Neurology Update: Our New Friend Baclofen
At the beginning of June we had Stellan’s quarterly neurology appointment. It ran much as they usually do, though this time they had genetics results (which are still really non-results and which I haven’t quite figured out how to write about just yet) and the nurse practitioner made some obnoxious comments, as she seems to do at every visit.
In fact, Quentin and I were considering that this might be our last visit to this particular practice. After all, I’ve been on a doctor firing spree and since another of Stellan’s key docs has just left for the midwest, we were thinking of moving his care to another hospital entirely. Seemed like as good a time as any to shake things up.
But this time, we finally got something beyond the usual, “Well keep it up with the therapy, keep an eye out for seizures, and we’ll see you in three months.”
They asked, as they always do, how he’s sleeping. And the answer, as it always is, was “not great.” Stellan wakes up anywhere from once (we consider this a good night) to half a dozen times or more during the night. And every time he wakes up screaming, his arms and legs pulled in, and every muscle in his little body completely tense. We discovered a while back – no idea how – that we can get him to calm back down quite easily usually but just jiggling his legs a little, doing a bicycle motion, and eventually he relaxes and falls back to sleep.
There was a time where we thought the problem might be reflux, but we started giving him reflux medication and the screaming continued. I became convinced that it was simply tension in his body. Imagine if you couldn’t change position in bed all night long. No turning over, no rolling around, just stuck however someone placed you in bed. I know I’d get pretty mad too.
I’d suggested this to the neurologist before and the last time the nurse practitioner told us to just go back to the “Cry It Out” method, and he’d eventually learn to put himself back to sleep. So we tried that again. He can’t. He can’t even reach for his pacifier if it falls out of his mouth. How is he going to self-soothe? Stellan, we learned, is capable of crying very loudly for a very, very long period of time. “Crying It Out” is not an option.
At our last visit they asked once again about the sleeping and I said again that it wasn’t great. They also expressed concern over the fact that Stellan tends to bend his arms, flexing certain muscles to the detriment of others, and may eventually get permanently “stuck” in certain positions, much like children with cerebral palsy tend to do.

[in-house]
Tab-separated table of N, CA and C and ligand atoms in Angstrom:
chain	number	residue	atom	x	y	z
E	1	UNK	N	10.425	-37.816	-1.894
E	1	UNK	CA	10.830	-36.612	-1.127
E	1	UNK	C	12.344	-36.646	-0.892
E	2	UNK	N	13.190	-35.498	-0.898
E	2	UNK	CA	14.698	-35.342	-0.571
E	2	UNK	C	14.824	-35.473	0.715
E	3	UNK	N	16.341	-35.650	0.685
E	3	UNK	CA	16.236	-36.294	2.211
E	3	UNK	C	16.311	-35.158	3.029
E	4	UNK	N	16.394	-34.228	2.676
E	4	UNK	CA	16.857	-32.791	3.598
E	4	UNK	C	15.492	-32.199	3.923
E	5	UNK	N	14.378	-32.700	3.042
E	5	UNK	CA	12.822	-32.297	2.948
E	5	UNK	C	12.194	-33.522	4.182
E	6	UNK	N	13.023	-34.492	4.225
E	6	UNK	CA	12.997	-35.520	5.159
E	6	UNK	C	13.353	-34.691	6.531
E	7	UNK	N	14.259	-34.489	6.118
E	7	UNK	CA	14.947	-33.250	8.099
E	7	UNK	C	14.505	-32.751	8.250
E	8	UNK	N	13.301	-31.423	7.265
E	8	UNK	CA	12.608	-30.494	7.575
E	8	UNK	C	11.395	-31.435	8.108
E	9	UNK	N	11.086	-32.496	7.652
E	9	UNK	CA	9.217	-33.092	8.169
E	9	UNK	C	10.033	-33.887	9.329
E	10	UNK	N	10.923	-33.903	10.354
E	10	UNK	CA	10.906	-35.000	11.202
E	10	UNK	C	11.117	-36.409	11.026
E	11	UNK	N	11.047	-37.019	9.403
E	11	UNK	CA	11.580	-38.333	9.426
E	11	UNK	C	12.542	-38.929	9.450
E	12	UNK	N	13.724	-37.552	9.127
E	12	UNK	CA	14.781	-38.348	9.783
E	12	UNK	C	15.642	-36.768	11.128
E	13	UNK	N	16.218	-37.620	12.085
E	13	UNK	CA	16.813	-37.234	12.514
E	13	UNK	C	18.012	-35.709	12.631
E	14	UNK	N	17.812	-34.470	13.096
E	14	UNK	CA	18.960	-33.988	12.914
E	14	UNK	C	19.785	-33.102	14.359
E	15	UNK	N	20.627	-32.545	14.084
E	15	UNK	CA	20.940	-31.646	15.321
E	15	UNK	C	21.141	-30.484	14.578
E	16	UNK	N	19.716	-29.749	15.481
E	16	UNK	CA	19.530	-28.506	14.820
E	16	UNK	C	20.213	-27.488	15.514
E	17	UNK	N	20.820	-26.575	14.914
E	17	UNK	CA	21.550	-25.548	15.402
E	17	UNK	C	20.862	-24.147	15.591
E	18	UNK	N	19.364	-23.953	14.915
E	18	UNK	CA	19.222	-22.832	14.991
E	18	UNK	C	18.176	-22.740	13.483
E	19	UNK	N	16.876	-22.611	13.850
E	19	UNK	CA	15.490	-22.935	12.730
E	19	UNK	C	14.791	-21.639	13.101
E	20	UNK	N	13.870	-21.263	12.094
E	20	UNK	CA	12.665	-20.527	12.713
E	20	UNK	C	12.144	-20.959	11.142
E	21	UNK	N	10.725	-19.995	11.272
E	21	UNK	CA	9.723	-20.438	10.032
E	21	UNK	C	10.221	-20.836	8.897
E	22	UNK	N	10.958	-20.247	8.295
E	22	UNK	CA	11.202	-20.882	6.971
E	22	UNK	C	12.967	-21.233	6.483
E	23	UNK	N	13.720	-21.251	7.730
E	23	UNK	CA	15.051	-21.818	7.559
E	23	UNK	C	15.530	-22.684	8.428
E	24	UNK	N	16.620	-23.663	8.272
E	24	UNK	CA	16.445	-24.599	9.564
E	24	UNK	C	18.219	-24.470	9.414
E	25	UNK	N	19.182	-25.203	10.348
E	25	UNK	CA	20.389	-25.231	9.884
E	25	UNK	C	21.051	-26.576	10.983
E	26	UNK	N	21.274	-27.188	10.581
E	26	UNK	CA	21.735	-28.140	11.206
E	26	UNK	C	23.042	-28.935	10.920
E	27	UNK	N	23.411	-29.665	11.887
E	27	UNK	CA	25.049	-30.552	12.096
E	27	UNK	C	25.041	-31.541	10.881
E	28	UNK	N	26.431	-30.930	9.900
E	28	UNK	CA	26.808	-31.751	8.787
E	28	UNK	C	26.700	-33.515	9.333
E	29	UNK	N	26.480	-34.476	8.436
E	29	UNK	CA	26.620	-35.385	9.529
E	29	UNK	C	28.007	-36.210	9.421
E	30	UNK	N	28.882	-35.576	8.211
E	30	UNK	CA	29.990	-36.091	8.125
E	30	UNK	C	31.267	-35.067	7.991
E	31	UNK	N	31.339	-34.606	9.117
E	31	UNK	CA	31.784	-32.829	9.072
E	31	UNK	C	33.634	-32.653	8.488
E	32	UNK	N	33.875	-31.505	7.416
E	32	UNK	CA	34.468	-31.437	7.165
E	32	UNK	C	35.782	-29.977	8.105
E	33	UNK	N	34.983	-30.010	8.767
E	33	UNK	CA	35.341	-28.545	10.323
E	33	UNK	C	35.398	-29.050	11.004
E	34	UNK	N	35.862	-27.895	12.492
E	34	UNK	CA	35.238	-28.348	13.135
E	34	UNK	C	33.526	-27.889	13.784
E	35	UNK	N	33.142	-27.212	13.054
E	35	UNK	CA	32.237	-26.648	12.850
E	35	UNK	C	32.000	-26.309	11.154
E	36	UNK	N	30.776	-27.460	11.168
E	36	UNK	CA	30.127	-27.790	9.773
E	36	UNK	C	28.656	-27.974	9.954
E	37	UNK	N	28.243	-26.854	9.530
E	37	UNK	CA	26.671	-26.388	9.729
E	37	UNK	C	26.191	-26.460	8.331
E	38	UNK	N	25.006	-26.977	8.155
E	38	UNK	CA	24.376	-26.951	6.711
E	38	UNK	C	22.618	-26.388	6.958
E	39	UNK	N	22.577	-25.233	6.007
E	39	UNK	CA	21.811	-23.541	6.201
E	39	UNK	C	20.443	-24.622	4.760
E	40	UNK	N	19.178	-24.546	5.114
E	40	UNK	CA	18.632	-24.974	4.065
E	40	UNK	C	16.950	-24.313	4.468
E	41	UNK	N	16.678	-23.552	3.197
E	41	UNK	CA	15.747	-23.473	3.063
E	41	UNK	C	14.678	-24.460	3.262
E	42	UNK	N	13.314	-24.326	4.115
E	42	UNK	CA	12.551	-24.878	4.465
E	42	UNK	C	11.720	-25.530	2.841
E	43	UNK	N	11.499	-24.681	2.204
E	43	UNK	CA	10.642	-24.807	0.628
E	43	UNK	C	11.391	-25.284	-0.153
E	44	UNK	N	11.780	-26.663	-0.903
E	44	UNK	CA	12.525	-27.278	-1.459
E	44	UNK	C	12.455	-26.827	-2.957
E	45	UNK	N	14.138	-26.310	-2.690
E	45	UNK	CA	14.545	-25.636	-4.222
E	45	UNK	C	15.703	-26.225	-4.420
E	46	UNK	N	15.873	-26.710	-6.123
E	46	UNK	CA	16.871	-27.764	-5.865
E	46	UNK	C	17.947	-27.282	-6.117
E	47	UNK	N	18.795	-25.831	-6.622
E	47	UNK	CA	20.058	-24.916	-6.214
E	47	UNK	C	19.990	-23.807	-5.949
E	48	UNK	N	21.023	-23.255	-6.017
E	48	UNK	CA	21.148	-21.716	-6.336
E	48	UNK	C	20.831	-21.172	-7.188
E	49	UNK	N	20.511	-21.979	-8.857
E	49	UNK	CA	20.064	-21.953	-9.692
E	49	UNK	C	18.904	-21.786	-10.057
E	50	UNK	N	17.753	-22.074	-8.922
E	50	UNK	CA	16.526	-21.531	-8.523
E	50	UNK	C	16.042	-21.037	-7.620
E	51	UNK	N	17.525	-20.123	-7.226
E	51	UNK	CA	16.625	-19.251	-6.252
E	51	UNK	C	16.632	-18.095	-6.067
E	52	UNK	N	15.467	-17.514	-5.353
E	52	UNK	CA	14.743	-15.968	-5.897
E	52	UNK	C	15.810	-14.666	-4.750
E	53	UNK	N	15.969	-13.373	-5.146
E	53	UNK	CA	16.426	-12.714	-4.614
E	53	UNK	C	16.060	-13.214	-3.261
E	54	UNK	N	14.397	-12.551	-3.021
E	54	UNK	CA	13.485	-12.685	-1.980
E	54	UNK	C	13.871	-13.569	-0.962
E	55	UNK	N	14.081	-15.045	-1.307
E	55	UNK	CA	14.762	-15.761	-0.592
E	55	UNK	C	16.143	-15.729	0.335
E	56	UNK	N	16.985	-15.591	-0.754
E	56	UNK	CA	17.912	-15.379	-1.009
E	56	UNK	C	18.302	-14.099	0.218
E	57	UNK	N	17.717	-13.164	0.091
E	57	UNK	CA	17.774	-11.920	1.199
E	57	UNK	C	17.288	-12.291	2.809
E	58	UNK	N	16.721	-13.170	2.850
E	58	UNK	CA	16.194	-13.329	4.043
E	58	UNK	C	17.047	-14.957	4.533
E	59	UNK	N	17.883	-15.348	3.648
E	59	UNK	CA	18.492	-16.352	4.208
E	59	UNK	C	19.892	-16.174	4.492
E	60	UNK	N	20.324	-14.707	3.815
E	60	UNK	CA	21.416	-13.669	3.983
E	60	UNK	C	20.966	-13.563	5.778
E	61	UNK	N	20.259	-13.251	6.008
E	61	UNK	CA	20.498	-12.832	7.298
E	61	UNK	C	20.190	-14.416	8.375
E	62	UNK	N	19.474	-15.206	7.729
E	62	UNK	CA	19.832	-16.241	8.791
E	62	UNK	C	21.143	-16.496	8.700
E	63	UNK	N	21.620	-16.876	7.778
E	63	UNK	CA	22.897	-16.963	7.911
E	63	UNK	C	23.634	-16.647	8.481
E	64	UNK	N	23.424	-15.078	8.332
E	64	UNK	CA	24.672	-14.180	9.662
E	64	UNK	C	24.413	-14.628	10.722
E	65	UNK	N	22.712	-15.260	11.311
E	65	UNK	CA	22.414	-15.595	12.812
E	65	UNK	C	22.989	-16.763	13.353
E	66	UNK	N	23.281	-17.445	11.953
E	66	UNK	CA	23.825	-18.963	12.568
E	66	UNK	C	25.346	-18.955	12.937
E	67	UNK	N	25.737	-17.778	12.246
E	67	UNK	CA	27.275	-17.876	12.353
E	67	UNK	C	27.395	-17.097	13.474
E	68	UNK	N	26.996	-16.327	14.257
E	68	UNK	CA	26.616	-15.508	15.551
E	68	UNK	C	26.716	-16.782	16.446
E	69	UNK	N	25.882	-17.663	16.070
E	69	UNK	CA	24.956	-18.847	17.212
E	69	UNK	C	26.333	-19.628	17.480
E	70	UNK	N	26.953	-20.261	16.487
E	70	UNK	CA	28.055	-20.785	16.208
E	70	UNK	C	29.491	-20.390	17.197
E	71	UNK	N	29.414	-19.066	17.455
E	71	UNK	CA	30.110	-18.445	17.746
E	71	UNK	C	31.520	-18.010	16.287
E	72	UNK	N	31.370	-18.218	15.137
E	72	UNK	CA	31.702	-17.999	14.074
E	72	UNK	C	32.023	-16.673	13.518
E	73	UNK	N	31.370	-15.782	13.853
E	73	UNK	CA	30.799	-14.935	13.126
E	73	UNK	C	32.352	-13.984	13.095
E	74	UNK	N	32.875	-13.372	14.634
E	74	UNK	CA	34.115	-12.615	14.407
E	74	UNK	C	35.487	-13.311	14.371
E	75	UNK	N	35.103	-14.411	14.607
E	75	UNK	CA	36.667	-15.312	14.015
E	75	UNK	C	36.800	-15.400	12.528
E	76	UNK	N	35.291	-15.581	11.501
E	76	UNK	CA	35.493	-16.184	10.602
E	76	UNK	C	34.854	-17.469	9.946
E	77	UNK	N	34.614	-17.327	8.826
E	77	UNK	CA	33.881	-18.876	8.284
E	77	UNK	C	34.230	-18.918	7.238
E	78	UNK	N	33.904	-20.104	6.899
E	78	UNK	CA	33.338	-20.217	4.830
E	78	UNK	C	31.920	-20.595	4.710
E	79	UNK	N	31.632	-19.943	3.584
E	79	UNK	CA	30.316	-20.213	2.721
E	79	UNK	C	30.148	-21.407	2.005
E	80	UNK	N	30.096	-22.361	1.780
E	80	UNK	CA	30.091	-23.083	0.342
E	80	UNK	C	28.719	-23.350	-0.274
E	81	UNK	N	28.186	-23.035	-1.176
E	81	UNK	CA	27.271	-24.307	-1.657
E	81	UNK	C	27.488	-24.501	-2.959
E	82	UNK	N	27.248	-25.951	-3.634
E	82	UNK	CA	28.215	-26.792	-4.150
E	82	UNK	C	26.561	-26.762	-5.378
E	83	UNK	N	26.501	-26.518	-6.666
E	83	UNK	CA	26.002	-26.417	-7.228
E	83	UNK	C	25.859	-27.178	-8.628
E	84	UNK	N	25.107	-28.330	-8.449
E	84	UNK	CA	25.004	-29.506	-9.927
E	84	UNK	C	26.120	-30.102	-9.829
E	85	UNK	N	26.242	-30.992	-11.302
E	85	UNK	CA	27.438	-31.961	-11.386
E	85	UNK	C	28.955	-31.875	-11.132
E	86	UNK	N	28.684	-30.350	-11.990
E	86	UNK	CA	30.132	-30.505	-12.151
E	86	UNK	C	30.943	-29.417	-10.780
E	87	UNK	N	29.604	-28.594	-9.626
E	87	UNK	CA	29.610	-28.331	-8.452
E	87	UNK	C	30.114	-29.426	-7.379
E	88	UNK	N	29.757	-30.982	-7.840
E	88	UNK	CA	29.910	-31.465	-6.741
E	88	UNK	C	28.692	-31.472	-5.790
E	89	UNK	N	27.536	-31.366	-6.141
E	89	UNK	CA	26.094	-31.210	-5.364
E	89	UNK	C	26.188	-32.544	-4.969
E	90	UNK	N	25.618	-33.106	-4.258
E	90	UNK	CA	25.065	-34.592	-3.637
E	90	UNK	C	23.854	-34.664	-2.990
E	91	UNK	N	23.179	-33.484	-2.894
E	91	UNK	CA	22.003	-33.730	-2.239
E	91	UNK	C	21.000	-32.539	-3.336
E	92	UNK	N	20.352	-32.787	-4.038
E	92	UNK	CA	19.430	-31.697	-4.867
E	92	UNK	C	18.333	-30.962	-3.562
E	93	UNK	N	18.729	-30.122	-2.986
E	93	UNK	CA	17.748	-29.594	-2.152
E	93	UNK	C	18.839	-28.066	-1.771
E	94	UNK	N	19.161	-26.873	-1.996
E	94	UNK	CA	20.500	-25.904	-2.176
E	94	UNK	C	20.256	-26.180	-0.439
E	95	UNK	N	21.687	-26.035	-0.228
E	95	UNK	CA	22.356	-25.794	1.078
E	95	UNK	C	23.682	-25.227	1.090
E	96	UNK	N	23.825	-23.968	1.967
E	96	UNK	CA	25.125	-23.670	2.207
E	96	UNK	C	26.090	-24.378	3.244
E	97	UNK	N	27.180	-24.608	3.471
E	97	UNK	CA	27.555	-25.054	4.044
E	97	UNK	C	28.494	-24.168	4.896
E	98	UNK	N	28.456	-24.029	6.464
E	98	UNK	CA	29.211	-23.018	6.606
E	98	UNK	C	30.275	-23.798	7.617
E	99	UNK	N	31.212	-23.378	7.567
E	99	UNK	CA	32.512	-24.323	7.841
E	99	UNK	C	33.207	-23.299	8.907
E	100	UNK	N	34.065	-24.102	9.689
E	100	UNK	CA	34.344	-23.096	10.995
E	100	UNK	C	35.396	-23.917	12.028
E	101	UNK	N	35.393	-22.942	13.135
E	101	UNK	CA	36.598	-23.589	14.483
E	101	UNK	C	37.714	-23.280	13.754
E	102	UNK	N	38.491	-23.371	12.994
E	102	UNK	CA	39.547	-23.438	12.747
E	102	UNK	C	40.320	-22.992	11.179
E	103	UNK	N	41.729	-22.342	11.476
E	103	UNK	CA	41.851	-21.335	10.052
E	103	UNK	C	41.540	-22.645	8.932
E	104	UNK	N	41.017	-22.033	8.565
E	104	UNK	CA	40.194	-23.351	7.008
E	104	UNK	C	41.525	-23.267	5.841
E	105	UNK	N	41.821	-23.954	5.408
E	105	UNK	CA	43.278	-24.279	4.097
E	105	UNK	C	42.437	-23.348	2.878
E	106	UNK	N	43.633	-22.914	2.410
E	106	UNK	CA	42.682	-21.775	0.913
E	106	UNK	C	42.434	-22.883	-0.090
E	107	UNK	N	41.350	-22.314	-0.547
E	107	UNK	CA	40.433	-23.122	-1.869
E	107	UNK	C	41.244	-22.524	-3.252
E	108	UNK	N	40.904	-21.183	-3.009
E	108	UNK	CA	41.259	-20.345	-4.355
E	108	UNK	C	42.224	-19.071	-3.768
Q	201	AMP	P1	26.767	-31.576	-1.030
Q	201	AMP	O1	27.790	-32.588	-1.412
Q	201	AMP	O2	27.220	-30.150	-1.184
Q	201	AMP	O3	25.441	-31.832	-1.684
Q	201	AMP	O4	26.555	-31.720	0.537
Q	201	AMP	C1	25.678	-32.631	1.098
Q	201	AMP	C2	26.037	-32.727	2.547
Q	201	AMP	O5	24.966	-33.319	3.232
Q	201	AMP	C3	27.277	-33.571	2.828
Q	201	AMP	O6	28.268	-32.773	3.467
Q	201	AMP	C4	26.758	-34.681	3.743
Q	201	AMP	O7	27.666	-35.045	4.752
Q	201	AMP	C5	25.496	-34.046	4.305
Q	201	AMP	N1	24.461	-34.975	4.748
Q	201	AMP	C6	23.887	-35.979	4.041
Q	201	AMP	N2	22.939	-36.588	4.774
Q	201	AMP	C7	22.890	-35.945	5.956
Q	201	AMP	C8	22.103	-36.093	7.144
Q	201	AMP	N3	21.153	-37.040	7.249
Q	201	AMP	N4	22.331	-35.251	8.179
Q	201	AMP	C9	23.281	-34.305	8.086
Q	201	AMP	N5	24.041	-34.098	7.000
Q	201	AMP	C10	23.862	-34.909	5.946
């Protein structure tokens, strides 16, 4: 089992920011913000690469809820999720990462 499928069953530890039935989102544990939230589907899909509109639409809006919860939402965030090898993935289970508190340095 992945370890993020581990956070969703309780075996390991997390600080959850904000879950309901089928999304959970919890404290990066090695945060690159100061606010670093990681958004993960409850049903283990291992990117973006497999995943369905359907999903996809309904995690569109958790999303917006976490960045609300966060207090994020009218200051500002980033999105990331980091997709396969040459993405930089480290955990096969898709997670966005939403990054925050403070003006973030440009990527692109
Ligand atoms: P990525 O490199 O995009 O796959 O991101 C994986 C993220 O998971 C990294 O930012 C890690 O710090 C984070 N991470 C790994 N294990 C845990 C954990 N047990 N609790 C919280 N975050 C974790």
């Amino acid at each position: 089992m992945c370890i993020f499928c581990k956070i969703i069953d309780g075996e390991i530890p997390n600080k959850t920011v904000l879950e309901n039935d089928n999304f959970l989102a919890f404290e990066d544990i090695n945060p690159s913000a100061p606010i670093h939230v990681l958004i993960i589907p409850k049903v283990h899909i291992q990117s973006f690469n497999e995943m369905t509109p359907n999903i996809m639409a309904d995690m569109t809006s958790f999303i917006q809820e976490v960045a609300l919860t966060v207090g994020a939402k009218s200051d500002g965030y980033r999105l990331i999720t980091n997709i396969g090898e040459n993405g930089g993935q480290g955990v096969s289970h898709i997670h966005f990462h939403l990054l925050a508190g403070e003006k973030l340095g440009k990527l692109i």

And that is when – thank goodness – they suggested Baclofen, a muscle relaxer. You see, they’d been holding out because Stellan is a very strong seizure candidate and they didn’t want to give him something that might pose problems were he to have a seizure. But, knock wood, we have now crossed the fifteen month point and Stellan has never had a seizure. Let me just knock wood one more time for good measure. Apparently getting to the 12 month mark seizure-free was a really big deal, and each month we get past that milestone, even better.
So we started him on the Baclofen – a quarter of a pill each night. Now in addition to feeling like a nurse I also feel like a sort of mad chemist, breaking up pills and mashing them and mixing them with water to get them into syringes. On good days that’s what I feel like, on very bad days I allow myself to be momentarily sad that we need to do all of this stuff that other people don’t have to do.
By the second or third night, we started noticing a major improvement in his sleeping. And a few nights later he was sleeping through the night almost every night. In addition, there have been noticeable improvements while he’s awake. His hands are more relaxed and open, less likely to be in tight little fists. His arms straighten more, and he’s reaching for things a lot more. It also hasn’t appeared to negatively affect his neck strength and head control, which we’ve all worked so hard – Stellan especially – to improve.
AND WE GET TO SLEEP.